Brian Townsley talks Mickey Cohen, and his new novel, “A Trunk Full of Zeroes.”

Author: Brian Townsley

Author: Brian Townsley

Tell me about the inspiration for your new novel A Trunk Full of Zeroes.

I love L.A. I was born and raised in Los Angeles, and read things like the Marlowe novels and the Easy Rawlings novels and saw films like Chinatown and so many others, and it was something that I simply felt that I had something to add to. The novel touches on some things that seem relatively neglected by many noir writers, like Central Ave., which was at one point a vibrant jazz and blues community on the West Coast, and Gilmore Field, which is now a shopping center but at one time was the home of the only professional baseball team in Los Angeles. We’ve all read and/or seen a lot about 50’s Los Angeles—regardless of where we’re from—but there’s a heck of a lot that’s yet untouched, as well.

What makes Mickey Cohen such an enduring figure.

This is a funny question to me. What makes any mob boss memorable? Generally speaking, it’s charisma, and a level of danger not normally associated with a typical person in the public eye. He is one of those guys that everybody knows, or at least suspects, is crooked, and yet, here he is, at the baseball game shaking hands, at the opera in a luxury box, on the front page of a newspaper. Mickey was essentially L.A.’s own, and that makes him unique. Bugsy preceded him, but he was known more for Vegas than anything else (for better or worse, I might add). Add in the mystique of 50’s L.A. and the Mob Squad and Hollywood and everything surrounding it…

Who are some of your favorite crime writers?

Oh, man. Jim Thompson, first and foremost. That’s my man. He wrote so many original and multi-layered novels, and yet, despite that, there are quite a few that come a bit short in certain areas. For every The Getaway or The Grifters or The Transgressors (one of my personal favorites) or The Killer Inside Me, there is one that was written quickly to pay the rent or hold off the taxman (and while I certainly don’t bemoan the reason, that doesn’t mean I don’t recognize the deficiencies). Funny enough, however, Chandler is probably more influential, if you’re talking about style and diction. He was able to take the Hammett template, and his Sam Spade novels, and raise it artistically a bit. As for more current stuff, I like Max Allan Collins and his Quarry novels on the Hard Case label, as well as some of the Andrew Vachss stuff as well –particularly the short stories, which just don’t hold any punches at all.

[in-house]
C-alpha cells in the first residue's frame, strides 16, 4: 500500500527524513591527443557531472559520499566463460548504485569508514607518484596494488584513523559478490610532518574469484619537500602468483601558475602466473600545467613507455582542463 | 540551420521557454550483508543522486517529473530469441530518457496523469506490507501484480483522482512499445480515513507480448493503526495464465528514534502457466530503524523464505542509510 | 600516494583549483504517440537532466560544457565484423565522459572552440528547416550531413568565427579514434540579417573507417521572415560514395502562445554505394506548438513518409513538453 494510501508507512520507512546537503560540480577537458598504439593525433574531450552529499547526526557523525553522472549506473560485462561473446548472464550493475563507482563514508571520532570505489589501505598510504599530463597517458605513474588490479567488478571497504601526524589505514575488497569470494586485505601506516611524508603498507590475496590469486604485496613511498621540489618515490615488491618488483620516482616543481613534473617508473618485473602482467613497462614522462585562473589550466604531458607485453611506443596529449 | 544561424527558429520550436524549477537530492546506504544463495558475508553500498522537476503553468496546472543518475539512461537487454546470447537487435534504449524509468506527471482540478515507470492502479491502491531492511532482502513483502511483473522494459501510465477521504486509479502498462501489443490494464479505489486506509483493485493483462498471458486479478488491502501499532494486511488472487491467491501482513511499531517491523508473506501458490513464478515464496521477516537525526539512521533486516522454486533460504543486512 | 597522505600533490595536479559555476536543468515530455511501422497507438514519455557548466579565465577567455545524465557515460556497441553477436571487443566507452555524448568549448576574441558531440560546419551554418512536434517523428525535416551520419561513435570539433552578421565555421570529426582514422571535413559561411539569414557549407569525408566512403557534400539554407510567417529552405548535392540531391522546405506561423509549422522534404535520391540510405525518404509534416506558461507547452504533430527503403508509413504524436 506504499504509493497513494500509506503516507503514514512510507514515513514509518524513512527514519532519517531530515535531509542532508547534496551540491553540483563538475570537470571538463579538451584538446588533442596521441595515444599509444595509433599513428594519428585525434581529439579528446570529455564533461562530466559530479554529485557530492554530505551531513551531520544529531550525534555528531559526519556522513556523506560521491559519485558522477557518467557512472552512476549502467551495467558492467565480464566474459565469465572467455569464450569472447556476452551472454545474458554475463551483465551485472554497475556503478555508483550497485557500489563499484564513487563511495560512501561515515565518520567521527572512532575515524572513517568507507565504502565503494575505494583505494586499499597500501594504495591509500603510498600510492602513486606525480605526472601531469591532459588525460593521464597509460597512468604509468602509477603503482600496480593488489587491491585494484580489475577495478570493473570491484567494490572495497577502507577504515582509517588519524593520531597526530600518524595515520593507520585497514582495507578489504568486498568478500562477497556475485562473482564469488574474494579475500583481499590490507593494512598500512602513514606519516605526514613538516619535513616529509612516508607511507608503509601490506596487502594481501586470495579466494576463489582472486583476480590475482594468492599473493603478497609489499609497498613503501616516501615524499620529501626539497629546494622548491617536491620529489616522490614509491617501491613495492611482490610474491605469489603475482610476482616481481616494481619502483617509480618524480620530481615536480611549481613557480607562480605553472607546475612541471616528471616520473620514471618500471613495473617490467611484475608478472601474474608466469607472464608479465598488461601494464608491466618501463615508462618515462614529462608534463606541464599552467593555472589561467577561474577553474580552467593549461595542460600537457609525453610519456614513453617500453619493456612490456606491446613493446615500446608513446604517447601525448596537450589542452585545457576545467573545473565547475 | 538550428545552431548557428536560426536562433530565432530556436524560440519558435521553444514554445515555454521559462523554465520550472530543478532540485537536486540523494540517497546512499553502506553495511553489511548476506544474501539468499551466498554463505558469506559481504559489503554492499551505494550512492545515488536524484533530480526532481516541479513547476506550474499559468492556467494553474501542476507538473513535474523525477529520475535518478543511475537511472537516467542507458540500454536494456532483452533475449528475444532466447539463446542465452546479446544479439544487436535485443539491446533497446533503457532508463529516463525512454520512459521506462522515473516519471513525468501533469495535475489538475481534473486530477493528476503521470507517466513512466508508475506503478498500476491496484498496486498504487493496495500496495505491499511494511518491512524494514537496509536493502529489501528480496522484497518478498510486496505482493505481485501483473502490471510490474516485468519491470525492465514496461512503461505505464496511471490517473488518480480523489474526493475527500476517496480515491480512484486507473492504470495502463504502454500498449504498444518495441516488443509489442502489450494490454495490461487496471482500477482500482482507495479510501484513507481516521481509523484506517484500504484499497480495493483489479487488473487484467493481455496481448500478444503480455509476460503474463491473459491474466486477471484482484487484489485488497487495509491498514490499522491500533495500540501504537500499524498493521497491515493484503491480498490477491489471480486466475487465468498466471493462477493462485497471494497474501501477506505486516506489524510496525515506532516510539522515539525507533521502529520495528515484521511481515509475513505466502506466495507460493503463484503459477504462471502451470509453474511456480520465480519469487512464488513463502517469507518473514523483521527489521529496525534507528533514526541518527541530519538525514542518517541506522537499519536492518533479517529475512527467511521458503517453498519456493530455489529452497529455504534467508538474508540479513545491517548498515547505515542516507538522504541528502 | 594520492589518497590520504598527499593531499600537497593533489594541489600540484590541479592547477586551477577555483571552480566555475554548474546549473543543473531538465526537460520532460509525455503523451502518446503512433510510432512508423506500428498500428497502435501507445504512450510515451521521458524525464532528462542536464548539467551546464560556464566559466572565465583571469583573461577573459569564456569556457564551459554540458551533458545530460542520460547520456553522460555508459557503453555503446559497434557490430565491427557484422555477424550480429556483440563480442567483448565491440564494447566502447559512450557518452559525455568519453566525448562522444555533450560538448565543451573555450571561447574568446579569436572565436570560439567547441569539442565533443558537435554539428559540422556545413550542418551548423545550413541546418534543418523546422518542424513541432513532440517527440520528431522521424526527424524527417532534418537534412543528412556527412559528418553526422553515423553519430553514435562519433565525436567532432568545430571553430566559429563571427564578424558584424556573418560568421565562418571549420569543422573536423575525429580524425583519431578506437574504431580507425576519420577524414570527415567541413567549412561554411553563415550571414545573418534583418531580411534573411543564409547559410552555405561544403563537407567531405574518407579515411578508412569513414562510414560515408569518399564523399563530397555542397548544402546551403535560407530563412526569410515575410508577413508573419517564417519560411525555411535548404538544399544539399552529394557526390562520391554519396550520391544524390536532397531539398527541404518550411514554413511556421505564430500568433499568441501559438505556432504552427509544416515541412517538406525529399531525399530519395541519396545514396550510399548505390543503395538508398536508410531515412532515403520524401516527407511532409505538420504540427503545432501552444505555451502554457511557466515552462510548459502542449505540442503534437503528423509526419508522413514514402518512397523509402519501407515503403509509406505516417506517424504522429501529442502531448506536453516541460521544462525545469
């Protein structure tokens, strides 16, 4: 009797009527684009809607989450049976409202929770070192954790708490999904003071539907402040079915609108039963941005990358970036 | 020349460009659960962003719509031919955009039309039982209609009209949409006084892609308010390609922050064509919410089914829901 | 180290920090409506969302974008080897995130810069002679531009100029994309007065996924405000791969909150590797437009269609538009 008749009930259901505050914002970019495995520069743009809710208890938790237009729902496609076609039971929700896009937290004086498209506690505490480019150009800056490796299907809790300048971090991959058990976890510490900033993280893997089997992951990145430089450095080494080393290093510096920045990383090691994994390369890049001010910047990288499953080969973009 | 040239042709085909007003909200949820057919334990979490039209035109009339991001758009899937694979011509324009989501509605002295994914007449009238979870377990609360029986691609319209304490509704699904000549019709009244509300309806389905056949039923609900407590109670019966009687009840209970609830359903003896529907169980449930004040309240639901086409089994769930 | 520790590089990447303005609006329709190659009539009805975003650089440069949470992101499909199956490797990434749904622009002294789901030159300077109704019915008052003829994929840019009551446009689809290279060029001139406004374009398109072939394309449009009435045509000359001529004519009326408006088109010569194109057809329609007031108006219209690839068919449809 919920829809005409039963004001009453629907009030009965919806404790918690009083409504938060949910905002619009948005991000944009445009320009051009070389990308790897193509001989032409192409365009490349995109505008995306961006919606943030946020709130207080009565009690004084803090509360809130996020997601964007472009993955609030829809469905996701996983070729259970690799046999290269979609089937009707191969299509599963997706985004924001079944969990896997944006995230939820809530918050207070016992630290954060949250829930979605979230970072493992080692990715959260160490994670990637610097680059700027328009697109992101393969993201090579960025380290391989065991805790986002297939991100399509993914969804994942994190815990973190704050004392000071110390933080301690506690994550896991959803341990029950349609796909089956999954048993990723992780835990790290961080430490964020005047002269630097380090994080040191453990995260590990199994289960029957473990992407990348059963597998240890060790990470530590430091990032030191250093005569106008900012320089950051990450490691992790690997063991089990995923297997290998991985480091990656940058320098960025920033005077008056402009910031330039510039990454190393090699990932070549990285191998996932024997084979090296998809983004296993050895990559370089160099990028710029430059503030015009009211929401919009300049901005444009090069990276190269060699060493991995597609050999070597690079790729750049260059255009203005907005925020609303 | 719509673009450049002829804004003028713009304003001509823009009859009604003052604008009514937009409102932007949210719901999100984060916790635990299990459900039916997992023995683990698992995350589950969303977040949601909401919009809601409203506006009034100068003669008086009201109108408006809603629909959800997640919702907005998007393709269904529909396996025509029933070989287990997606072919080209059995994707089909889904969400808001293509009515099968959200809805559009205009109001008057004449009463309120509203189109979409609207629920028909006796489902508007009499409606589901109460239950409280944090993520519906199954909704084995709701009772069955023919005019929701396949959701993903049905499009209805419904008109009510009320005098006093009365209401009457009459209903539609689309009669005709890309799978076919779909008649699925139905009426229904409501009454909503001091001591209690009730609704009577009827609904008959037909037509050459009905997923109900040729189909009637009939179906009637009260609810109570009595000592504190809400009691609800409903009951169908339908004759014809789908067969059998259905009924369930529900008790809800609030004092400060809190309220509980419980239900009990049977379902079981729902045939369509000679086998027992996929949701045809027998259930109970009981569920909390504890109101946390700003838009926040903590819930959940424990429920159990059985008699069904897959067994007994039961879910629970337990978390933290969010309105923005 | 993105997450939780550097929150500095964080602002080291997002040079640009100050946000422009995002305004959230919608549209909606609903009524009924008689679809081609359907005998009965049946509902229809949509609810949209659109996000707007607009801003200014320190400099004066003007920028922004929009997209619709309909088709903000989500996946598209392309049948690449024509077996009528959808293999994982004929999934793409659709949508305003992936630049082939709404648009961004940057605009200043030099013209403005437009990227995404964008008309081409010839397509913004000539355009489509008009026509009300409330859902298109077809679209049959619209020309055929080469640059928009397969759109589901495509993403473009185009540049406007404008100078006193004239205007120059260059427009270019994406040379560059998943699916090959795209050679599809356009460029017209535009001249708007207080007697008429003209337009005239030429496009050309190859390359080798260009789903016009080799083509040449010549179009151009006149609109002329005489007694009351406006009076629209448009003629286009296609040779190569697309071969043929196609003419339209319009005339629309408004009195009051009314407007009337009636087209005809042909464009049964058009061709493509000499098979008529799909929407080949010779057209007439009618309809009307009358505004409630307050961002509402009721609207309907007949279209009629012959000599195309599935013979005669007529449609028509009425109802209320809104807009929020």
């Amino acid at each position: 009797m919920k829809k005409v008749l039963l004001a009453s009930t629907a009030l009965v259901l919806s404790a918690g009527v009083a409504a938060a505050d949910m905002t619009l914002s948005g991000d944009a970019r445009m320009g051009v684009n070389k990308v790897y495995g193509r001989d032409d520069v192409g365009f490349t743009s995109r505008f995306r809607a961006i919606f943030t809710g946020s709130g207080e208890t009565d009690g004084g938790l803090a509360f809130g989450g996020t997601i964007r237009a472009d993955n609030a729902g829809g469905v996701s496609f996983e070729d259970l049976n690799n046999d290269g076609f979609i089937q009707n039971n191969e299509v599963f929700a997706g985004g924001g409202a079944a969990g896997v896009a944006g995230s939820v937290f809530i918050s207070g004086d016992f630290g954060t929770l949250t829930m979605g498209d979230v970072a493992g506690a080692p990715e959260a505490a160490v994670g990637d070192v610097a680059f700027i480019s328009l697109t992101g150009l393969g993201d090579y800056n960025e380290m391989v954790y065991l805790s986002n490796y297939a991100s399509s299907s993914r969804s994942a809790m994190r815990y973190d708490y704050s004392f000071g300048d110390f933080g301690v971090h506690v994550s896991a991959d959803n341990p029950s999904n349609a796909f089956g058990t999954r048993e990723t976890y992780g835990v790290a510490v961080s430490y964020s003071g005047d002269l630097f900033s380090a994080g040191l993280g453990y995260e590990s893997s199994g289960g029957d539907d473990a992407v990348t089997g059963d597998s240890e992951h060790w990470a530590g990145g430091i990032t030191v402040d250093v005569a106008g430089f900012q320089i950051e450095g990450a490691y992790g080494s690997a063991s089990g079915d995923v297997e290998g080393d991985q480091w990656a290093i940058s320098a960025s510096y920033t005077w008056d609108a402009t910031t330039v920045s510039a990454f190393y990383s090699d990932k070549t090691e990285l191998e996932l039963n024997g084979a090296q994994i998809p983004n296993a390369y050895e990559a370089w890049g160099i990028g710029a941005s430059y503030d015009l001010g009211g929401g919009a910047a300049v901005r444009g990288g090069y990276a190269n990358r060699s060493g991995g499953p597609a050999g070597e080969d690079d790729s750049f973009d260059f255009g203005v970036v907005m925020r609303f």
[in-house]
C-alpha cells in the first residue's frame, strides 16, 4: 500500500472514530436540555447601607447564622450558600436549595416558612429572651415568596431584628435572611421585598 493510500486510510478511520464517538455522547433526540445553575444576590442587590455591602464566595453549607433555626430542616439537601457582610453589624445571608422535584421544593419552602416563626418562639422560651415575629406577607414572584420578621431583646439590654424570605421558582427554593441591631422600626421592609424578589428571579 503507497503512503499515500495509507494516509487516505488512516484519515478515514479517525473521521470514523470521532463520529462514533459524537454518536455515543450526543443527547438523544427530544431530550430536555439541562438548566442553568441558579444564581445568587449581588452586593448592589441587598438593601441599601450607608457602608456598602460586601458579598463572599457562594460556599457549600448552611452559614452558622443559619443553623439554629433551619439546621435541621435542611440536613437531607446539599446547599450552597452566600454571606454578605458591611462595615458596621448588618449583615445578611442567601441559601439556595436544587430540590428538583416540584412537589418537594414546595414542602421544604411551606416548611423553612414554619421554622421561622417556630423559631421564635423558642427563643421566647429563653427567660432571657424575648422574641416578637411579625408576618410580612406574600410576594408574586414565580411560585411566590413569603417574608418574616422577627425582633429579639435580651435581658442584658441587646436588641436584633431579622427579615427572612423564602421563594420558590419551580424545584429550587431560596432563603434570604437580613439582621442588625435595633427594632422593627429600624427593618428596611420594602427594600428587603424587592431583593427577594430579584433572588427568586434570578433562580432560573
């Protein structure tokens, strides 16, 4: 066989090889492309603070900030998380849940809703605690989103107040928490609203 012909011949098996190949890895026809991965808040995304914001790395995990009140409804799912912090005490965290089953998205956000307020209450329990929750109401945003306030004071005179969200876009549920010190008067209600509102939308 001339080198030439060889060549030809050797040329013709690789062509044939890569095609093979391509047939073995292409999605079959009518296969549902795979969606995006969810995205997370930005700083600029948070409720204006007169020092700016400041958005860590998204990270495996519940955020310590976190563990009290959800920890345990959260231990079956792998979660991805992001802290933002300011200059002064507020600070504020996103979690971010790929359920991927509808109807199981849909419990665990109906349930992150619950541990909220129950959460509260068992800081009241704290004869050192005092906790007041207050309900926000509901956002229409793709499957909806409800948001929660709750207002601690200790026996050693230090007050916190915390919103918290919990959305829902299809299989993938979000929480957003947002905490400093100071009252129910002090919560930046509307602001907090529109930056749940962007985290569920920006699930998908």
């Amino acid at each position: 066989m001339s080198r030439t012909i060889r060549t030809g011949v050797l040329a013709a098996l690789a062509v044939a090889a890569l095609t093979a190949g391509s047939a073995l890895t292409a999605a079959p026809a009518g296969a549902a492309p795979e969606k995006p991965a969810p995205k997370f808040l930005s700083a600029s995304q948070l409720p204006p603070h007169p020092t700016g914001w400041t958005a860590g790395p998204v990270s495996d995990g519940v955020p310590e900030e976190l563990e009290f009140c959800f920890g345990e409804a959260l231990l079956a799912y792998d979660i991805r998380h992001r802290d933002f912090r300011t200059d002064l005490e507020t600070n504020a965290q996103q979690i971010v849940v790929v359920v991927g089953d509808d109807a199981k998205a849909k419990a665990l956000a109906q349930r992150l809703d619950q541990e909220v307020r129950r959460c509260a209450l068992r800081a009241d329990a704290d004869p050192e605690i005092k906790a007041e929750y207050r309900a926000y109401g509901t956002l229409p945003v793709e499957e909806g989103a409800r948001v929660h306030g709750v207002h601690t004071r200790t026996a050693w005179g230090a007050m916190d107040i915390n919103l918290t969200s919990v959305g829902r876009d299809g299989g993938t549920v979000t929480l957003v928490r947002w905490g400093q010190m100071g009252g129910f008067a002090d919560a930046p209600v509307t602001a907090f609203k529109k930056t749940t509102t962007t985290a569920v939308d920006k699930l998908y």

Having said all of this, one of my favorites is the novel Build My Gallows High (1946) by Geoffrey Homes, which then became the film classic Out of the Past with Robert Mitchum, Jane Greer, and Kirk Douglas.  If I think of one individual summary of the genre, I can think of few better representatives.

A Trunk Full of ZeroesOne of the houses featured in TFOZ is unique to Los Angeles but actually exists. You know it because this is where you grew up. Tell me about that house.

Yeah, that’s a crazy thing. When you think of Los Angeles, even back then, you generally don’t think of huge backyards and streams and crawdads. But I grew up on a block that had those things. The house itself was built in the 20’s (and seemed like it, when it came to creature comforts), a Spanish-style stucco with a red tile roof, and the house comprised maybe 1000 square feet (that may be generous). Storage space was not readily available. On the other hand, it had this huge backyard, with a stone walkway, multiple avocado trees, and a ‘shack’ in the back. If we’re being optimistic, it was a studio. But really, it was maybe 12×20’, with about a 7’ ceiling. My dad is an artist who generally works on a fairly large scale, so it didn’t quite fit the bill. Add in that it did not have any plumbing, had limited lighting, and was a bit of a walk from the house—well, it was simply a shack.

Behind that, however, was a creek that ran between our block and the one to the west, and that creek had wildlife and provided something out of the ordinary in L.A. We (my friends and I) used to go back there and pick out crawdads to pit against one another on the ivy-laden shore. Unfortunately, that rarely gave us whatever we were looking for. As we grew older, we would play baseball with them (when you hit them just right they would split in two)…and while I can still recall rather vividly the sight of such a split, it would be dishonest to say I don’t feel a twinge of guilt at such a recollection as well.

Many of us have our own Los Angeles, I imagine. Collectively, I have little doubt that is what makes a great city.

What’s next in the series?

The next novel picks up about a year after TFOZ  left off. The Vegas session will be left for another time—perhaps as a series of short stories—although it will see the light someday. The desert communities in and around Palm Springs will comprise the bulk of the geography for the novel. This was an area in the late 40’s and all through the 50’s and 60’s that was a bit of a playground for the Hollywood elite as well as West Coast mafia—and it will also tie together some of the loose ends from the first novel, such as the search for the killer of Katie’s mom and whether Harold did or did not set Sonny up, as he thinks. Either way, Sonny has some unfinished business to attend to.